The historic center of Mexico City, also known as the Centro or Centro Histórico, is the central neighborhood in Mexico City, Mexico, focused on Zócalo or main plaza and extending in all directions for a number of blocks, with its farthest extent being west to the Alameda Central. The Zocalo is the largest plaza in Latin America. It can hold up to nearly 100,000 people.
Santo Domingo in Mexico City refers to the Church of Santo Domingo and its Plaza, also called Santo Domingo. Both are located three blocks north of the Mexico City Metropolitan Cathedral following República de Brasil Street with Belisario Dominguez Street separating the two.
The Church of San Bernardo stands at the corner of Avenida 20 de Noviembre and Venustiano Carranza Street just south of the Zocalo or main plaza of Mexico City. It was part of a convent of the same name that was founded in 1636, but was closed along with all convents and monasteries during the La Reforma period in 1861. Currently, only the church remains of the convent complex.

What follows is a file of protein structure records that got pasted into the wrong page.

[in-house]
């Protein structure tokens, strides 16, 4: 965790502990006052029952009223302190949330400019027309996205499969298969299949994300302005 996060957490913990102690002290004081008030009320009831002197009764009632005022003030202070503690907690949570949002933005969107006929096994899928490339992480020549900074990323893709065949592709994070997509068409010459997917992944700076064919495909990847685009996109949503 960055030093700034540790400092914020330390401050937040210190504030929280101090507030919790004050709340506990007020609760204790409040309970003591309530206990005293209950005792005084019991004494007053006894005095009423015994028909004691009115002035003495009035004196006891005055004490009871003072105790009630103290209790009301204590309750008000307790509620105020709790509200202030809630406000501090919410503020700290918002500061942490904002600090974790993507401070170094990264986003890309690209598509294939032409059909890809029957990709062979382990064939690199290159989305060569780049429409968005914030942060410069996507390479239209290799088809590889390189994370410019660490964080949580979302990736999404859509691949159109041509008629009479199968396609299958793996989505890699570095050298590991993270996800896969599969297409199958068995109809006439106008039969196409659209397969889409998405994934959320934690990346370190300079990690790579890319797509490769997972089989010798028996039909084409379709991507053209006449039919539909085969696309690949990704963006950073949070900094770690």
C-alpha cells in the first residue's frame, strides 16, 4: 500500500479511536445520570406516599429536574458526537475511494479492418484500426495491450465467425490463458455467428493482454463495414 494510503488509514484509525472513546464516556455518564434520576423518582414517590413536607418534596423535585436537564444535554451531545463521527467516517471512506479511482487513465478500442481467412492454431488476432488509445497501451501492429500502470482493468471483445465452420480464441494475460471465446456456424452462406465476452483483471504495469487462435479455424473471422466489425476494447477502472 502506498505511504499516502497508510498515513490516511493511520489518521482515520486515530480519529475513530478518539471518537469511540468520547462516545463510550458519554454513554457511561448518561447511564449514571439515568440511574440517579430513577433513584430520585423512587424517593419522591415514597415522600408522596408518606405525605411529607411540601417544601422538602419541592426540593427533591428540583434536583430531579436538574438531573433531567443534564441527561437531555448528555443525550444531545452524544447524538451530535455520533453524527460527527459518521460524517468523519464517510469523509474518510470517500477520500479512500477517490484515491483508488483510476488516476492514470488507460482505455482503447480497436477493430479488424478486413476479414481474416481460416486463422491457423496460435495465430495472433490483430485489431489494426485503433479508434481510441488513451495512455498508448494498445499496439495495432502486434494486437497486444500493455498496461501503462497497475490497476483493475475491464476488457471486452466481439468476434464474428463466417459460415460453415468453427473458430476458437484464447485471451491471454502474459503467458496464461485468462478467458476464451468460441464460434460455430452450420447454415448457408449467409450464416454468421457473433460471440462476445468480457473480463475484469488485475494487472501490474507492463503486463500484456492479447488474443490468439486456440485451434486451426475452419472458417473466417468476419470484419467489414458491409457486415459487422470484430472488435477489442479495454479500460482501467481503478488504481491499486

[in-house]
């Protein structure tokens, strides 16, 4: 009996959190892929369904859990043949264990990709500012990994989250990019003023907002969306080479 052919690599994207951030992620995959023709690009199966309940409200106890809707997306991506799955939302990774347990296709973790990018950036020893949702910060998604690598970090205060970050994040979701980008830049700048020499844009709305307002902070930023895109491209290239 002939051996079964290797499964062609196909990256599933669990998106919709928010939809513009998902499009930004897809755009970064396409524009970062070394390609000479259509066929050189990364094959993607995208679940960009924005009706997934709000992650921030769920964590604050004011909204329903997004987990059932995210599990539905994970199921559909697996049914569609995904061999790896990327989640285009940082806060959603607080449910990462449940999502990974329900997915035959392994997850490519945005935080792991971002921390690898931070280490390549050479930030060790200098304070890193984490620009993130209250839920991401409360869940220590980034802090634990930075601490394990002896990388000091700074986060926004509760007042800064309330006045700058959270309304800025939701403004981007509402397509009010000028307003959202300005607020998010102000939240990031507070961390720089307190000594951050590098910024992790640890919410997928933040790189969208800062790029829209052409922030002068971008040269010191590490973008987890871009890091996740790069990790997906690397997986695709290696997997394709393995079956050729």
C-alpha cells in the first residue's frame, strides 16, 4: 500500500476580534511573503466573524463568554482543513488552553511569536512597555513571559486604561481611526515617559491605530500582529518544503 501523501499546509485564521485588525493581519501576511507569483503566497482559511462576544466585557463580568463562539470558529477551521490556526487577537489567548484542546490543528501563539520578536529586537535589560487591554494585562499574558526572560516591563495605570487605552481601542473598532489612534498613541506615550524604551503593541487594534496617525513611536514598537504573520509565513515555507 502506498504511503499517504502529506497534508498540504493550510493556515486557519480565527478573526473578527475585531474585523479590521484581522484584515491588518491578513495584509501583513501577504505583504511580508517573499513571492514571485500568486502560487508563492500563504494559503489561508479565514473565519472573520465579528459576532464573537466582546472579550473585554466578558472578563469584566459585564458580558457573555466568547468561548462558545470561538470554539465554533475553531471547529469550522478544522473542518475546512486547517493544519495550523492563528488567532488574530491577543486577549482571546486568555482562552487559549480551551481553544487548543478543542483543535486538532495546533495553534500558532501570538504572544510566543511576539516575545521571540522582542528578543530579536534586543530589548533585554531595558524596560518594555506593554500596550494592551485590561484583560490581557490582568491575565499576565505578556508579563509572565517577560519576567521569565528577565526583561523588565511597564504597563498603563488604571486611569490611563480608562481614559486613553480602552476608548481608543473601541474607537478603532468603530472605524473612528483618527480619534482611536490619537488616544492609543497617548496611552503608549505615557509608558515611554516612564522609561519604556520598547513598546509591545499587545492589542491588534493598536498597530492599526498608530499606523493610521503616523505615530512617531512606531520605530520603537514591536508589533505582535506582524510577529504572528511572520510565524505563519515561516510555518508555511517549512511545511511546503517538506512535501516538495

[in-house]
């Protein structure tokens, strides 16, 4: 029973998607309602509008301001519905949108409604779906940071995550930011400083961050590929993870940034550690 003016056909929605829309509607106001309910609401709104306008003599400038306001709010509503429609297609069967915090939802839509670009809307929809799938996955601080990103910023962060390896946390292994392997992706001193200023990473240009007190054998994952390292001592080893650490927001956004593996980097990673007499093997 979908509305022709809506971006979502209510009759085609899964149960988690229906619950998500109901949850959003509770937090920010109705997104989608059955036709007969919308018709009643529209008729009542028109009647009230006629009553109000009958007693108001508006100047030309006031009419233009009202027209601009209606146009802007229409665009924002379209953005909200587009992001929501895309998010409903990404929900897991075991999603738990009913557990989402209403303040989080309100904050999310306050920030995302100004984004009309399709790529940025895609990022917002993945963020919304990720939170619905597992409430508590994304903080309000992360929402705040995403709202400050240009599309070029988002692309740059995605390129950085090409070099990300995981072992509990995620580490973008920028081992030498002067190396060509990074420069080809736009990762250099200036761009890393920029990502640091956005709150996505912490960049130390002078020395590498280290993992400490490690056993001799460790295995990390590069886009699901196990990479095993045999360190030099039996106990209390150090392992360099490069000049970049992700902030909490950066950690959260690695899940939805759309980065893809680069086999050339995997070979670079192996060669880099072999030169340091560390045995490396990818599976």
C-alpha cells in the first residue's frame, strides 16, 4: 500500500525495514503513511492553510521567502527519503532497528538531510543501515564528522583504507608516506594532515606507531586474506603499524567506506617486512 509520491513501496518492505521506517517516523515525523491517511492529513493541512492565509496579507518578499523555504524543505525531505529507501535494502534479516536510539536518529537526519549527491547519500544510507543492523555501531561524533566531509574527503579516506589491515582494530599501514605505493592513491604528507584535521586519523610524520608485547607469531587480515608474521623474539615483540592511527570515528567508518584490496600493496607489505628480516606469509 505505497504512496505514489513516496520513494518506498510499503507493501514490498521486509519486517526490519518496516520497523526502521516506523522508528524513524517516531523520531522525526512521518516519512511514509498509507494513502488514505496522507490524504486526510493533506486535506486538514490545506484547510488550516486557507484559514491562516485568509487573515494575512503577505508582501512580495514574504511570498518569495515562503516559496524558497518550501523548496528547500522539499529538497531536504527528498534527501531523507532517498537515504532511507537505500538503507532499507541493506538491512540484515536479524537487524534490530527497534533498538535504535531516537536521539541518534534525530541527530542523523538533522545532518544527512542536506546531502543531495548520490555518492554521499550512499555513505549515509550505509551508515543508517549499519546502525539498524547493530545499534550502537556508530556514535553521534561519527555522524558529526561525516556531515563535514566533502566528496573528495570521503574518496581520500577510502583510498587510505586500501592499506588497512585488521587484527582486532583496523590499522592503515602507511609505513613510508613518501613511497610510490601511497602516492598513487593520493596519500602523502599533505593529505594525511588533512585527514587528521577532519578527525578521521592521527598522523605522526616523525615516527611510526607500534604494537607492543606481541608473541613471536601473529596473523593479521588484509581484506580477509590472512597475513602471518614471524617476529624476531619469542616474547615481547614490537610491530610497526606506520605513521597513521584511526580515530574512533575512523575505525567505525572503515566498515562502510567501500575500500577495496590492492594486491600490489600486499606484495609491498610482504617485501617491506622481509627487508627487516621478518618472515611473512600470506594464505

The Mexico City administrative buildings are two buildings on the south side of the Zócalo in Mexico City divided by the avenue Avenida 20 de Noviembre. They house offices of the governing authority of Mexico City. The building to the west of 20 de Noviembre is the older one and has been the site of city administration since the Conquest. The one to the east is newer, built in the 20th century.